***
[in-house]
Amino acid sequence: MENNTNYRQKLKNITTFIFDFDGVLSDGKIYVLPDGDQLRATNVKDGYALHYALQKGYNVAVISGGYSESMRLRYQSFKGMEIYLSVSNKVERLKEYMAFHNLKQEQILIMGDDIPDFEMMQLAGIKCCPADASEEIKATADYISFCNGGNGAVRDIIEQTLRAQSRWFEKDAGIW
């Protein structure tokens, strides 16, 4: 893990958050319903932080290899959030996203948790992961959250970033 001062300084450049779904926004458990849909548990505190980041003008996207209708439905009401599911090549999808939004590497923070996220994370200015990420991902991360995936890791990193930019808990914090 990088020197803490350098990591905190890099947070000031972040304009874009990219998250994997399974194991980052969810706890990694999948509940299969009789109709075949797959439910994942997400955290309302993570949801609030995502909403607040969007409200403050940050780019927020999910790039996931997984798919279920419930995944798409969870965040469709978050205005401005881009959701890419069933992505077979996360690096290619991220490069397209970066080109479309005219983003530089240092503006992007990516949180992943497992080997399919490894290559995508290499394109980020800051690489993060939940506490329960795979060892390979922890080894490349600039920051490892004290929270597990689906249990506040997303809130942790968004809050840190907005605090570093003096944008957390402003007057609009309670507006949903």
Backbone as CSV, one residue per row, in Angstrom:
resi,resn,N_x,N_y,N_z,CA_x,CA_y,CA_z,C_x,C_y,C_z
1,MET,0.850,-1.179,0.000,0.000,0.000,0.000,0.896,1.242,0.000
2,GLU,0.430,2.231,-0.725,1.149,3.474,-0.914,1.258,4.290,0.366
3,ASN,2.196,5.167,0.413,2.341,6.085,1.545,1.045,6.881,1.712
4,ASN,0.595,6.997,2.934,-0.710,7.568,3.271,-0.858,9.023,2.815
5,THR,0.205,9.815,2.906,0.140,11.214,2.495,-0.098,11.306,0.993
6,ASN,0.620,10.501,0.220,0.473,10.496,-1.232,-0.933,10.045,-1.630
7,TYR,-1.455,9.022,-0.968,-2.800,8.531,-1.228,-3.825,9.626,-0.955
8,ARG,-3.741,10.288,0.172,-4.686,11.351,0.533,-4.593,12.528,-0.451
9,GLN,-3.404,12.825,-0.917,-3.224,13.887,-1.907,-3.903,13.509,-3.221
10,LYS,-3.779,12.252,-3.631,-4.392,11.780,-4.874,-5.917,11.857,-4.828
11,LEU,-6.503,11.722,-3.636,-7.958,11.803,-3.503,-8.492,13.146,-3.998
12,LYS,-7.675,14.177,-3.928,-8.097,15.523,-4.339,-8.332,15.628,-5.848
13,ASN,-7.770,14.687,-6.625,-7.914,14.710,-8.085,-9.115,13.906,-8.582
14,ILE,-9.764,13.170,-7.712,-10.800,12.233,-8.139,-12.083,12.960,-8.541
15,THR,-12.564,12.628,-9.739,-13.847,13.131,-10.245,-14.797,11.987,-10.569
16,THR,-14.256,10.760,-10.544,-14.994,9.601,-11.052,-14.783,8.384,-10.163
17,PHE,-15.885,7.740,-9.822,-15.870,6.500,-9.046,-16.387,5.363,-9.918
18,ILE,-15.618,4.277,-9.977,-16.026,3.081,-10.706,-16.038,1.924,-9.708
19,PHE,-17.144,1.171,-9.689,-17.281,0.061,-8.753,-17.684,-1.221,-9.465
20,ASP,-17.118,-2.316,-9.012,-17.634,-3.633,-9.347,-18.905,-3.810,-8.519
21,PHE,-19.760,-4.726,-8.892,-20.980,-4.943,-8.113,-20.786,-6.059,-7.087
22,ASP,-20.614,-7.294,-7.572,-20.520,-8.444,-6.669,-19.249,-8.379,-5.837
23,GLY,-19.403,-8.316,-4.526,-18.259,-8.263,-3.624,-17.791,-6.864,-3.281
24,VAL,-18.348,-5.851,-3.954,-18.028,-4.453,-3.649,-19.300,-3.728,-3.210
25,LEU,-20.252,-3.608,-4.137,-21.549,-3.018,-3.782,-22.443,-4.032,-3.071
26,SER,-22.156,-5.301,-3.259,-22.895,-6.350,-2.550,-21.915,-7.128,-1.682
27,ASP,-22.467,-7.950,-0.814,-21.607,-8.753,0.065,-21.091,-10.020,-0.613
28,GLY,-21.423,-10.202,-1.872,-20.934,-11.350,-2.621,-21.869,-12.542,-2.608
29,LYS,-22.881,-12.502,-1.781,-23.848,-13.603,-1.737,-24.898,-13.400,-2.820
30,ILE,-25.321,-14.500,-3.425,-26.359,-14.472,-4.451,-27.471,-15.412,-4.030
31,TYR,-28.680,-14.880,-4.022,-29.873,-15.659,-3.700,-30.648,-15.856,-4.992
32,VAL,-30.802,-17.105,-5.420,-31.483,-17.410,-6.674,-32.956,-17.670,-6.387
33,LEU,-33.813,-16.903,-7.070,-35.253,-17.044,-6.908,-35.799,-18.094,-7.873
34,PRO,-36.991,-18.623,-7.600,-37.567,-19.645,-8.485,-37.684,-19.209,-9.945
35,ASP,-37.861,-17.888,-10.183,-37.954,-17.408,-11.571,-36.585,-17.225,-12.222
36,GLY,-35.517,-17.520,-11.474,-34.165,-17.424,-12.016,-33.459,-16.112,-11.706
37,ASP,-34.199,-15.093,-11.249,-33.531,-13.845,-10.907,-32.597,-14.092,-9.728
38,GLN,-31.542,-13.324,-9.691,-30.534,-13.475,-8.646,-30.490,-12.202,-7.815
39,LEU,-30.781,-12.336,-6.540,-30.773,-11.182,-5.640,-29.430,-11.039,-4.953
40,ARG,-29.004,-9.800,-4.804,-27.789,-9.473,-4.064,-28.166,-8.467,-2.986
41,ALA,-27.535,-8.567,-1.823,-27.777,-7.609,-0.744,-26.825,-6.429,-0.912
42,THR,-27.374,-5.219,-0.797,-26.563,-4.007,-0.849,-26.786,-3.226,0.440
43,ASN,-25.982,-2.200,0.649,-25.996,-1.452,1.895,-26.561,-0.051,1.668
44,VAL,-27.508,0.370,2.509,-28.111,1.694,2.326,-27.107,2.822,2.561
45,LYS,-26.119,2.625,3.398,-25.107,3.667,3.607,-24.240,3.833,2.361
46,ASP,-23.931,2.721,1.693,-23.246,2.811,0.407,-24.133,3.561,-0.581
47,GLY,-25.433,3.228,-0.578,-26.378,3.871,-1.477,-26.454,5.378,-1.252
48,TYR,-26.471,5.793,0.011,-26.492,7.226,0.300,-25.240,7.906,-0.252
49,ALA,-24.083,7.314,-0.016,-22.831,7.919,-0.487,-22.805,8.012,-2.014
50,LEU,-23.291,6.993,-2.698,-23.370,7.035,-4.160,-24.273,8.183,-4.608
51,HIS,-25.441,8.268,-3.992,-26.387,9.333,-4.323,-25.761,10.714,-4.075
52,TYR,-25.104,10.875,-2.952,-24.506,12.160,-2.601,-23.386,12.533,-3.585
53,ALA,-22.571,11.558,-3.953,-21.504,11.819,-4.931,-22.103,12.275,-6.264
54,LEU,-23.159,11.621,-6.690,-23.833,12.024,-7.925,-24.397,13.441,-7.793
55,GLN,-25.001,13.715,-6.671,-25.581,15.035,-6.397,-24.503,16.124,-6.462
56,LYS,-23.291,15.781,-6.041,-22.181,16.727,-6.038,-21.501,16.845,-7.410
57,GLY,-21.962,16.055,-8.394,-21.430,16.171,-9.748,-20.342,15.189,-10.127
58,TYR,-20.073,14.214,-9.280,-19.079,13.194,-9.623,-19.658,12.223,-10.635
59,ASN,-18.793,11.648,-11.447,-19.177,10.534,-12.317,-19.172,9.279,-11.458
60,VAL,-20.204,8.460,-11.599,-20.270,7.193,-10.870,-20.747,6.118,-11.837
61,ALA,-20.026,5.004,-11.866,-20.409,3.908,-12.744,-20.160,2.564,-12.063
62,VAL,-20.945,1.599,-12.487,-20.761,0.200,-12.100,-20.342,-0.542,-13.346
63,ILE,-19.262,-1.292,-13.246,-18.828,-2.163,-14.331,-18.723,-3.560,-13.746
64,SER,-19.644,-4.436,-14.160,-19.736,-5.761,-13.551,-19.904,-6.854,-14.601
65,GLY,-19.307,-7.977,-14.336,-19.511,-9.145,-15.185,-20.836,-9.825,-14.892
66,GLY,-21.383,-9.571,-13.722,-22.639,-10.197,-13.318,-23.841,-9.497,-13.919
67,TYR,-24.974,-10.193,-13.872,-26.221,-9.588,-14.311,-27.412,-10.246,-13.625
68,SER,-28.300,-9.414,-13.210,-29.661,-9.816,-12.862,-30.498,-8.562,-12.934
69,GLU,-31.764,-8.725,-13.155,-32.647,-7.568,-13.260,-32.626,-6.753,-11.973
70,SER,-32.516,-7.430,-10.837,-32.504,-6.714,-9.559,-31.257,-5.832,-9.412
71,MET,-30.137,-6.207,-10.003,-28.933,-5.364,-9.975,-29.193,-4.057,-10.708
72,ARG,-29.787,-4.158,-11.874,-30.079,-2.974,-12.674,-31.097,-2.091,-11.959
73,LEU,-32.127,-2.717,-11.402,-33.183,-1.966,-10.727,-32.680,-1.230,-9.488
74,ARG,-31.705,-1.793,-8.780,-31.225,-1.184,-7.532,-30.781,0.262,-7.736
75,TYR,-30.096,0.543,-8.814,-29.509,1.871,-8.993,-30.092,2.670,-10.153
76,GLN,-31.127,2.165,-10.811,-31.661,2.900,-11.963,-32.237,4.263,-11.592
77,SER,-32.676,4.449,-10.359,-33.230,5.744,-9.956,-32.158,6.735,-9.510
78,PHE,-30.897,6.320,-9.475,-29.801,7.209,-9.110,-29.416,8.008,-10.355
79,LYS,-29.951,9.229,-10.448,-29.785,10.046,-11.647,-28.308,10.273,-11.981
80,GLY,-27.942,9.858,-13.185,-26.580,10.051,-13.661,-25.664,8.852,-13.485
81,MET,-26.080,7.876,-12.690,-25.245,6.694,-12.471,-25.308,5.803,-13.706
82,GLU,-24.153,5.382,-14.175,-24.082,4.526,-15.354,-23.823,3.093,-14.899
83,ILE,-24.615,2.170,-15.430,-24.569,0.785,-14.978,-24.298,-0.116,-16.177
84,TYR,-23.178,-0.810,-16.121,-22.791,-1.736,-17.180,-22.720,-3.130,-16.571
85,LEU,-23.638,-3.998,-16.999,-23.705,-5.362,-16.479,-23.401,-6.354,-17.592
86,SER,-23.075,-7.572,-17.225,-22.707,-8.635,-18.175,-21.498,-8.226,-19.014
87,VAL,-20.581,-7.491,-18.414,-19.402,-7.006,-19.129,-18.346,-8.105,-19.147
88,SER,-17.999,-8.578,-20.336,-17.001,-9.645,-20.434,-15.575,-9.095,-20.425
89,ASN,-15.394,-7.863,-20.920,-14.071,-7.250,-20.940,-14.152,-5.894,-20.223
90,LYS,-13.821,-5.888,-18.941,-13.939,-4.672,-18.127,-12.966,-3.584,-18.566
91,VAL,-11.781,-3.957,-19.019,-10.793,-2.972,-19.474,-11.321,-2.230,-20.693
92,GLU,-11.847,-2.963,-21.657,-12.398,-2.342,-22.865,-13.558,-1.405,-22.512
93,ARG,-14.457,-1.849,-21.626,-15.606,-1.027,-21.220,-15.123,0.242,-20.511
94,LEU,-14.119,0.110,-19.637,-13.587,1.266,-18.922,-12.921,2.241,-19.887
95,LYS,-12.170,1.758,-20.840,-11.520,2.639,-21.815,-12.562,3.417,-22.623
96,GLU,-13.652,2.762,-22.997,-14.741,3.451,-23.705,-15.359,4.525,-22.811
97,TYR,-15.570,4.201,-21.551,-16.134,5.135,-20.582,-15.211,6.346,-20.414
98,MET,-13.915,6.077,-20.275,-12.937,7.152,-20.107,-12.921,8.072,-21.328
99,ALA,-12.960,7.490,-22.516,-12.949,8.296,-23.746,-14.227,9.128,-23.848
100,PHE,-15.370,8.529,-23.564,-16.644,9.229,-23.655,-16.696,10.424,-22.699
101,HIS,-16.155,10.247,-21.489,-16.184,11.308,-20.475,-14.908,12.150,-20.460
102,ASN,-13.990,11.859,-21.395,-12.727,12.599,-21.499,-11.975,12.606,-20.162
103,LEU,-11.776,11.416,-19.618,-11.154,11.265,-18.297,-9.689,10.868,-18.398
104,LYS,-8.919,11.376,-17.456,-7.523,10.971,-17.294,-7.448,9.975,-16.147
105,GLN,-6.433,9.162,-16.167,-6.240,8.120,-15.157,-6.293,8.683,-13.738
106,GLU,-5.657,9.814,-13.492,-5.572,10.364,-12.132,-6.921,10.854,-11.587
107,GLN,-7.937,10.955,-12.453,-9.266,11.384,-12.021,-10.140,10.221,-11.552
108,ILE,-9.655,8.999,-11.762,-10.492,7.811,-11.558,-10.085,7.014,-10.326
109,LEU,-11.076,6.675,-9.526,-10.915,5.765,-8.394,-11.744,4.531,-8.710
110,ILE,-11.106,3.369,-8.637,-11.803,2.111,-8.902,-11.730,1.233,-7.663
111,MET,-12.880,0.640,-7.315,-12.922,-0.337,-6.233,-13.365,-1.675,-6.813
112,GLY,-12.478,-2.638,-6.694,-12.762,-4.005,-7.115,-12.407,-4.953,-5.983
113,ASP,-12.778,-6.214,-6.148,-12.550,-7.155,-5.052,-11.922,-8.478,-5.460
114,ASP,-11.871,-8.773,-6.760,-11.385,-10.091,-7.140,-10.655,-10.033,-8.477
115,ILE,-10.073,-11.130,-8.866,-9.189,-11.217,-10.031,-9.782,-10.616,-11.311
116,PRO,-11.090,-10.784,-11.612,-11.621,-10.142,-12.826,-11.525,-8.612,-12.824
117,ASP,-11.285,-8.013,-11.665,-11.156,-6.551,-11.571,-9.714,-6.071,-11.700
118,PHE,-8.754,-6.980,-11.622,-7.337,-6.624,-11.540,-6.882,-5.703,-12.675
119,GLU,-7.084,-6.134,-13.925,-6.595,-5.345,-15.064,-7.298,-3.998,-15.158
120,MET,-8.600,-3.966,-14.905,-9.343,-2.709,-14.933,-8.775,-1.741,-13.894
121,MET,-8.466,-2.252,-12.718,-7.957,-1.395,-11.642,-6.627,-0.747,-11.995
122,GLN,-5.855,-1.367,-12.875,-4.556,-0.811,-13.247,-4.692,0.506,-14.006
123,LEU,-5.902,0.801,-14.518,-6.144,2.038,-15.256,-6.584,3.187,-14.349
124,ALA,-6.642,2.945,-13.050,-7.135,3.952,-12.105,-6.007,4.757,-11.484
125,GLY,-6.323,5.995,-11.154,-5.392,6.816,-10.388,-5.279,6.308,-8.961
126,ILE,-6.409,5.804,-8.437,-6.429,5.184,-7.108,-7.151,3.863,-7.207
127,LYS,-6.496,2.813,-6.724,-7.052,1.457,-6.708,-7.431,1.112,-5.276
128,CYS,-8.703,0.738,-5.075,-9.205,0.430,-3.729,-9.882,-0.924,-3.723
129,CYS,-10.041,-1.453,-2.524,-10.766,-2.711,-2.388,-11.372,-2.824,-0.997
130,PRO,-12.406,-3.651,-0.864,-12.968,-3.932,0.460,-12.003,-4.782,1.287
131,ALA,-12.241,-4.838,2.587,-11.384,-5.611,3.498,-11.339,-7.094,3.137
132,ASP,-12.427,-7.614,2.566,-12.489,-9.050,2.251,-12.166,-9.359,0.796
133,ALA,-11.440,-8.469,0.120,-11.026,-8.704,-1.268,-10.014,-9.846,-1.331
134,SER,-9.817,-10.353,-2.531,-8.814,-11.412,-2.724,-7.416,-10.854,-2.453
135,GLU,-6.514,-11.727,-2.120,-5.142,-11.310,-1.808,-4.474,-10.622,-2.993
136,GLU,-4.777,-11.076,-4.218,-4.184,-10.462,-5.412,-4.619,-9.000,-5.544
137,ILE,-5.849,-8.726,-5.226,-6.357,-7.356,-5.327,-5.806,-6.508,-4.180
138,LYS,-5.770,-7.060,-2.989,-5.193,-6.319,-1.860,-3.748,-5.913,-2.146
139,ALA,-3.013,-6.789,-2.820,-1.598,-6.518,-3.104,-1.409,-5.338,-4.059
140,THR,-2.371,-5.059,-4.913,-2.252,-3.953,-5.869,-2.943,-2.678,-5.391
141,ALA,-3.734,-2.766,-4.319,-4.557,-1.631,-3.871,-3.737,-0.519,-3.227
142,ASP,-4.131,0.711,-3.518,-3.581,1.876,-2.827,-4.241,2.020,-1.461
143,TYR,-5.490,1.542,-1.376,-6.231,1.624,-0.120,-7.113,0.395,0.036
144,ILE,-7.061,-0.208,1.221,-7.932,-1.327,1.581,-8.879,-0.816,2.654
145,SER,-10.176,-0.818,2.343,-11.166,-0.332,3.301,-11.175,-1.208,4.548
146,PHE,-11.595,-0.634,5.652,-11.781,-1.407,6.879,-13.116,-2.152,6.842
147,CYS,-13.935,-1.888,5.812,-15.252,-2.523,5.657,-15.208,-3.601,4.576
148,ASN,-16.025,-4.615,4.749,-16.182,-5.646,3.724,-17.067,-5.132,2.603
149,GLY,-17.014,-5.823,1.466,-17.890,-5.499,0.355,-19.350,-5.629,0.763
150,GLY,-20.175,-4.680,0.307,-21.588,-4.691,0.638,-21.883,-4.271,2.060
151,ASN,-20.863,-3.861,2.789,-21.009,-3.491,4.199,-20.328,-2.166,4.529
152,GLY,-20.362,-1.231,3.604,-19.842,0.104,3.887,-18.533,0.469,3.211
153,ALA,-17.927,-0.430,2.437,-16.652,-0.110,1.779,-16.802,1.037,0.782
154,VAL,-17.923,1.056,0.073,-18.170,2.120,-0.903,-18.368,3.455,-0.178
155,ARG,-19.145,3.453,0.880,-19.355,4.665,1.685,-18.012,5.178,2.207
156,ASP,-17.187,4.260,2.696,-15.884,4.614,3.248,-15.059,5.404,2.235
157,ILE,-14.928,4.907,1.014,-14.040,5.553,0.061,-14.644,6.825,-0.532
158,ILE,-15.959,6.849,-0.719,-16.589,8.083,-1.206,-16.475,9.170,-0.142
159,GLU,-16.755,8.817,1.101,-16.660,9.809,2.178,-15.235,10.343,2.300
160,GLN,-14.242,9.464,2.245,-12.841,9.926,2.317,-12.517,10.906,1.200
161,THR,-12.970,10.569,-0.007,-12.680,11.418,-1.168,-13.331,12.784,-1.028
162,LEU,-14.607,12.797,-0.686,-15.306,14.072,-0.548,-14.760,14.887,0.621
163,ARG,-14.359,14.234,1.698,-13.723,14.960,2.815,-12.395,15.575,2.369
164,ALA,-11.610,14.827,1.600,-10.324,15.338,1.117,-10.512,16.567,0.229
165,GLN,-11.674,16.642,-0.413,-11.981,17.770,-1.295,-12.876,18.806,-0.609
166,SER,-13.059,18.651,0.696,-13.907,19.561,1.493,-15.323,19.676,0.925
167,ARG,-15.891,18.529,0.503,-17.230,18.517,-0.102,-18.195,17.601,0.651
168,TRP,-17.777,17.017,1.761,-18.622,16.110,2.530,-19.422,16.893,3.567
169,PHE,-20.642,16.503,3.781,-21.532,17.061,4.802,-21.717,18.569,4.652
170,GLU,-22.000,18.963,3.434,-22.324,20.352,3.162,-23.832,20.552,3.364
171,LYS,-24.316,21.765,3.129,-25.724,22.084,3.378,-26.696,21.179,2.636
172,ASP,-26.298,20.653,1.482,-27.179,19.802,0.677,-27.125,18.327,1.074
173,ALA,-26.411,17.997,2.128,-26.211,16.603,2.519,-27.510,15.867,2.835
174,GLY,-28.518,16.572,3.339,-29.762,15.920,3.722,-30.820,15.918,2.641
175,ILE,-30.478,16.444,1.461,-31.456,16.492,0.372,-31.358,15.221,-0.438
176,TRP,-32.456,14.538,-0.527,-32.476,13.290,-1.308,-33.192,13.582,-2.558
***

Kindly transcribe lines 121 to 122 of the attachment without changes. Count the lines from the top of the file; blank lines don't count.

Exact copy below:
116,PRO,-11.090,-10.784,-11.612,-11.621,-10.142,-12.826,-11.525,-8.612,-12.824
117,ASP,-11.285,-8.013,-11.665,-11.156,-6.551,-11.571,-9.714,-6.071,-11.700